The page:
Return of the Wapato
As autumn sun glinted off Mount Adams to the west, Emily Washines MPA ’10 stood in the middle of a freshwater stream in the heart of a restored wetland, and smiled.
Wearing wading boots decorated with tribal motifs, she gestured to a side channel off Toppenish Creek, which flows through tule reeds along the northern edge of the Yakama Reservation in south-central Washington.
“Here’s where we first found them,” she said. “Here’s where we found the wapato.”
While at Evergreen, Washines documented Yakama cultural knowledge and links between natural restoration and improved diet in a case study written with MPA classmate Jerry Peltier. Her special focus
was wapato (sagitarria latifolia), a small edible tuber known as an Indian potato, and traditionally an integral part of a Yakama “first foods” menu.
Wapato had largely disappeared from the local diet over the last century, as wheat farmers drained wetlands and industrial agriculture expanded over the reservation.
When a 430-acre wheat farm adjoining the reservation came up for sale in 1993, Yakama Nation biologists saw a chance to restore once-lush riparian habitat and help struggling Columbia River steelhead, upon which the Yakama depend for sustenance and livelihood. The biologists turned to the
knowledge of tribal elders to accomplish the work. They advised allowing beavers to return and using local basalt to restore the channels of the ancient floodplain.
The biologists hoped that with a healthier ecosystem, anadromous fish and other wildlife would flourish. They hadn’t counted on the return of the wapato, once widely consumed by indigenous people throughout the Americas, and thought to be lost from the lands of the Yakama Nation.
Washines’ short video, Return of the Wapato, was created on this landscape, where the Yakama have lived for thousands of years. She wrote, shot, and produced the video for her Evergreen MPA capstone, inspired by her husband, tribal archaeologist Jon Shellenburger, who regularly drove her across the Cascades to Evergreen and waited outside with their infant daughter Alice while Washines was in class.
“I edited the video in the middle of the night, with my daughter on my lap,” said Washines. “I never imagined anyone would see it but my classmates and my family.”
Using beaded figures and tribal wisdom, the video tells a story of finding the wapato again on the restored floodplain of Toppenish Creek. With reverence for the tradition of wild foods, Washines filmed herself in hip-boots, using her feet to dislodge wapato from the creek bed and joyfully retrieving the tubers as they floated to the surface. Baby Alice is there too, in a beaded buckboard, present as her mother reclaims this first food for herself and her people.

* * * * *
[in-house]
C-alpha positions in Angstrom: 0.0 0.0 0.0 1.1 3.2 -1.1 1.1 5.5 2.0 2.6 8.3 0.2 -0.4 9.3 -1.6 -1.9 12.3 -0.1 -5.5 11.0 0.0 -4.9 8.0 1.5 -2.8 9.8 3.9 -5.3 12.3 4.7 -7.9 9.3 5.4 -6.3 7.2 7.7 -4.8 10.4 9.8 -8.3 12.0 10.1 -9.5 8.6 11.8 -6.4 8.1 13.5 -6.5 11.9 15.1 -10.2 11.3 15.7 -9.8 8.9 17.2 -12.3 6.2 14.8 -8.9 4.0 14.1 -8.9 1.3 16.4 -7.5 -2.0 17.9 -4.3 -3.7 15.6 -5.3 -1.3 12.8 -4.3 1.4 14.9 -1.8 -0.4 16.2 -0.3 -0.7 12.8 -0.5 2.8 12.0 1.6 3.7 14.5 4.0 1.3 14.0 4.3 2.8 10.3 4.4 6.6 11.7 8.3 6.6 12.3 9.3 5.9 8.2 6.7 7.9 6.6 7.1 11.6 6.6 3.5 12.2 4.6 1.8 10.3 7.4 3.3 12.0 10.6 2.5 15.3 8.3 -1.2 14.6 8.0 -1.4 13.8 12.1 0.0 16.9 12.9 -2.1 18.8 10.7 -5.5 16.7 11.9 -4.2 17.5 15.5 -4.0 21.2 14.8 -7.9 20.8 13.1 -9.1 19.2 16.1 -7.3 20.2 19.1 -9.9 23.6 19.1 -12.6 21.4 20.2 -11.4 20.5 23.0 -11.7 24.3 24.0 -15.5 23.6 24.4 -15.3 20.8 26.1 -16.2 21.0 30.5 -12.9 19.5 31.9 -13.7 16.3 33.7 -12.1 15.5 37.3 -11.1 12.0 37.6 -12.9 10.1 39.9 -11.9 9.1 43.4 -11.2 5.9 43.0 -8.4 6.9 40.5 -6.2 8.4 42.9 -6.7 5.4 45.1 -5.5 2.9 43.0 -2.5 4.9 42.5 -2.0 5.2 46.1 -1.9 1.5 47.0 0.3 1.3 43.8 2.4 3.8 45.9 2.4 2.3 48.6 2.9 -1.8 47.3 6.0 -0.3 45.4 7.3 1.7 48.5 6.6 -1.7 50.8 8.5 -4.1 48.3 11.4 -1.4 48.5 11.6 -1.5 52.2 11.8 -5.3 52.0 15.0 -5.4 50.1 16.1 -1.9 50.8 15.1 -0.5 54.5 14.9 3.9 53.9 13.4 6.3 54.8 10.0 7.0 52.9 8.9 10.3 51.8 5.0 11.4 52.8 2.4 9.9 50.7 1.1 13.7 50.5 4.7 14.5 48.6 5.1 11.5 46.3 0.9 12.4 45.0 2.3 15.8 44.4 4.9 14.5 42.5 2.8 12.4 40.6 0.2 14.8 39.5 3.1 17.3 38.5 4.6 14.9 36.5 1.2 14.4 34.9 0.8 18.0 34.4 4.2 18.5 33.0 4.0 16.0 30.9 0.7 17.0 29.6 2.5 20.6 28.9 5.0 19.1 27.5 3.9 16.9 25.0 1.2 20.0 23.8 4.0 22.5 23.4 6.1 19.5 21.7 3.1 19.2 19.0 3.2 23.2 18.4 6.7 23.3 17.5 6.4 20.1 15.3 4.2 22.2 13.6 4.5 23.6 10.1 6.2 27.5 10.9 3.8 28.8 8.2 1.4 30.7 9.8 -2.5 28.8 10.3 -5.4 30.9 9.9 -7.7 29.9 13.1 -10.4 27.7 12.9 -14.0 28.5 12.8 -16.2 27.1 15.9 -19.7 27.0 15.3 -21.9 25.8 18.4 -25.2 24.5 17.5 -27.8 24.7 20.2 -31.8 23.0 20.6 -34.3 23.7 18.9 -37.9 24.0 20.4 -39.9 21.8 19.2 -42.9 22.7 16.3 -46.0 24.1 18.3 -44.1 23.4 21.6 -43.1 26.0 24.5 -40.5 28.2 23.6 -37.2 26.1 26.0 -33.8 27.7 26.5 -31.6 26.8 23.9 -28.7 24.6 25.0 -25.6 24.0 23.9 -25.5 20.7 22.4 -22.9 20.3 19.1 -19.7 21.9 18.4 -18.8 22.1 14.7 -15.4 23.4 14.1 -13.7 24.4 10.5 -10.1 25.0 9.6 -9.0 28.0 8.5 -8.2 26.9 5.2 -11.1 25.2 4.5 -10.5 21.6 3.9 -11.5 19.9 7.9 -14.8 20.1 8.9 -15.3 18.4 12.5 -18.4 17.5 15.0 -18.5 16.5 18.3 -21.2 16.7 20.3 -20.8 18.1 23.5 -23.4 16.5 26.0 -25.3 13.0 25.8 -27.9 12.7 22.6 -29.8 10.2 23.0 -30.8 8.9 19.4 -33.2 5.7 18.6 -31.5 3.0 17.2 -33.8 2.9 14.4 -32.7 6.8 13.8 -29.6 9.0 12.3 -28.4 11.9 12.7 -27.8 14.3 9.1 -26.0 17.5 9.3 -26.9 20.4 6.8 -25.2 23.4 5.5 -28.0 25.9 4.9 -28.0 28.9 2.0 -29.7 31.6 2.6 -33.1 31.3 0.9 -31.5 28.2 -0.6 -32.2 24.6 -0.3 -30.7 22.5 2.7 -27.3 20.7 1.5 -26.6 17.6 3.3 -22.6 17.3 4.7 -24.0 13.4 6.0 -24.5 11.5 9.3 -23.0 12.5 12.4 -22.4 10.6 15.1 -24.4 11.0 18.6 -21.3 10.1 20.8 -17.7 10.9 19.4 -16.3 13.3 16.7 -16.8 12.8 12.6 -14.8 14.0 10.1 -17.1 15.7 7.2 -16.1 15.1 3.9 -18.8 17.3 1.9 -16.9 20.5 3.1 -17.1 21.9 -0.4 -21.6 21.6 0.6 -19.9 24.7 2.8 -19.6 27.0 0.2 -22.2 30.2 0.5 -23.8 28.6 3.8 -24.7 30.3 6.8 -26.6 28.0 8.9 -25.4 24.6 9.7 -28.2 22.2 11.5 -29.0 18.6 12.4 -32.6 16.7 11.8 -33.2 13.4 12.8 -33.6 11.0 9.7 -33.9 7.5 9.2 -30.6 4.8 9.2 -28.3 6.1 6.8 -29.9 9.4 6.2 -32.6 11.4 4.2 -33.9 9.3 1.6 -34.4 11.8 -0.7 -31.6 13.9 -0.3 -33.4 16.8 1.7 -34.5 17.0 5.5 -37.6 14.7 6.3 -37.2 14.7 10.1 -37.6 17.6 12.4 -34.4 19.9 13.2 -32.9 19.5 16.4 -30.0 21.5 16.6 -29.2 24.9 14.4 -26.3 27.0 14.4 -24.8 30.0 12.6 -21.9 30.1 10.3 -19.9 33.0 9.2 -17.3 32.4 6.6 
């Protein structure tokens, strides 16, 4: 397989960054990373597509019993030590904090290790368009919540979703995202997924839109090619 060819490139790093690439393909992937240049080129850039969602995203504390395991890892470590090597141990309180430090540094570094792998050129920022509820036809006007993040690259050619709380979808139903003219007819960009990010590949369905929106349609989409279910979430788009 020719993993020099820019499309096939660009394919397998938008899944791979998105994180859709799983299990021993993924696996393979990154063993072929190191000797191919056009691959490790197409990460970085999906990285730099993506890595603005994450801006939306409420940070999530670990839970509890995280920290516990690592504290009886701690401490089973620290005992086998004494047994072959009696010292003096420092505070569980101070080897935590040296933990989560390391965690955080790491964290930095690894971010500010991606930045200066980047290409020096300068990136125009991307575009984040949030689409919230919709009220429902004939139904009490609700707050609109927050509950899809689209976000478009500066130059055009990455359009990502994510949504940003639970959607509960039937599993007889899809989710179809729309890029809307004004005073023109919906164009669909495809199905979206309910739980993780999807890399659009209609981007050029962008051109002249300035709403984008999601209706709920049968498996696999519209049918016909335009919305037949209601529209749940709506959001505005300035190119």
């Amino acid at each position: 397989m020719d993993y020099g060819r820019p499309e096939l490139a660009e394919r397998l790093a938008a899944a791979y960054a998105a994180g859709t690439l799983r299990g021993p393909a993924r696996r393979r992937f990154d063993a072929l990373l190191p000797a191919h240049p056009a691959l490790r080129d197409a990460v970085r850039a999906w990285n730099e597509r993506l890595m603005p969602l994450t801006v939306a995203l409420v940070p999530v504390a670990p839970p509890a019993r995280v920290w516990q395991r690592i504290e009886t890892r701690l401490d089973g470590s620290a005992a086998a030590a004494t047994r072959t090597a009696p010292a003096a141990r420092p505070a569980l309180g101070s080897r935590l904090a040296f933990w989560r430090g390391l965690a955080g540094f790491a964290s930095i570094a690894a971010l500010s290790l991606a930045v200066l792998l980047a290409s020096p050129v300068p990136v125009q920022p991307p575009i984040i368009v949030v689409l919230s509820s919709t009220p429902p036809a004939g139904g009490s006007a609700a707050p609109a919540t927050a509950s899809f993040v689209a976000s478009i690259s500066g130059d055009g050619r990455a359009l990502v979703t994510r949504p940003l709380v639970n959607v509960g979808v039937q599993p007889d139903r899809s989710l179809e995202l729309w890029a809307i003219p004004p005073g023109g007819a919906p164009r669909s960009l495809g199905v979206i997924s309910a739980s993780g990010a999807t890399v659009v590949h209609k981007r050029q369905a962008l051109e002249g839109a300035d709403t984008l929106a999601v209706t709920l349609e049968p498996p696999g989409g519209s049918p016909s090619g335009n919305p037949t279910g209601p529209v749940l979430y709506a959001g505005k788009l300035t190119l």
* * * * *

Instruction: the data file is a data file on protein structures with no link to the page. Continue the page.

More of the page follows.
Alice is now eight years old, and Washines has two other children, as well as more videos and poetry to her name. She credits Return of the Wapato, however, with opening professional doors and connecting her to other indigenous people around the world.
“I knew I wanted to learn more about policy, and I considered Princeton and Harvard,” said Washines. “But I came upon a brochure from Evergreen that featured Native students, and I kept it while I worked and thought about what to do next. In the end, I chose to have kids and attend Evergreen.”
She cites the instrumental influence of two Evergreen faculty, Alan Parker and Linda Moon Stumpff, who together created the nation’s first MPA in tribal management.
“Alan and Linda helped me understand how to present my work around wetland restoration, tribal food culture, and wapato as a case study,” said Washines. “Evergreen has always believed in me, and helped me acquire tools and skills to achieve my goals.”
Washines now works as a public information specialist with Yakama Nation Fisheries, is president of a local environmental nonprofit, and was recently appointed by Washington Governor Jay Inslee to serve on the board of trustees at Central Washington University. She’s also running her own start-up, Native
Friends, which she describes as a Native lifestyle empowerment business, offering language, history, and parenting resources.
The Yakima Indian War of 1855–59 is a current focus for Washines. That war, in which her ancestors fought, drew in many Northwest tribes as well as federal, state, and local militias, and saw massacres and atrocities on all sides.
Her video, Yakama War, Ayat (Woman), is partly narrated in the Yakama language with English subtitles. Funded with an artist development grant from Evergreen’s Longhouse Education and Cultural Center, it tells the story of the war from a woman’s perspective. Washines is also working on a connected book of poetry, Yakama Ayat.
In her research, Washines tracked down and interviewed white descendants of the commanders and soldiers who fought the Yakama across the sagebrush steppe of the Columbia Plateau.
“Many of those families still hold stories about their militia ancestors who came from the Dalles to kill Indians,” said Washines. “They would hunt all day, and turn back at dusk, only to hear the sounds of Yakama warriors laughing at them, echoing through the hills.
“History sometimes filters out humor, but family legends bring it back.”
Washines’ special hope is to talk to descendants of Major Granville Haller, who was defeated by Chief Kamiakin of the Yakama in the Battle of Toppenish Creek in 1855. Haller later commanded Union forces at the Civil War Battle of Gettysburg.
“There is so much trauma in our past,” said Washines. “If we can all come together to talk about it, we can extract meaning, and learn from it.”
View the film, Return of the Wapato, at evergreen.edu/washines-film.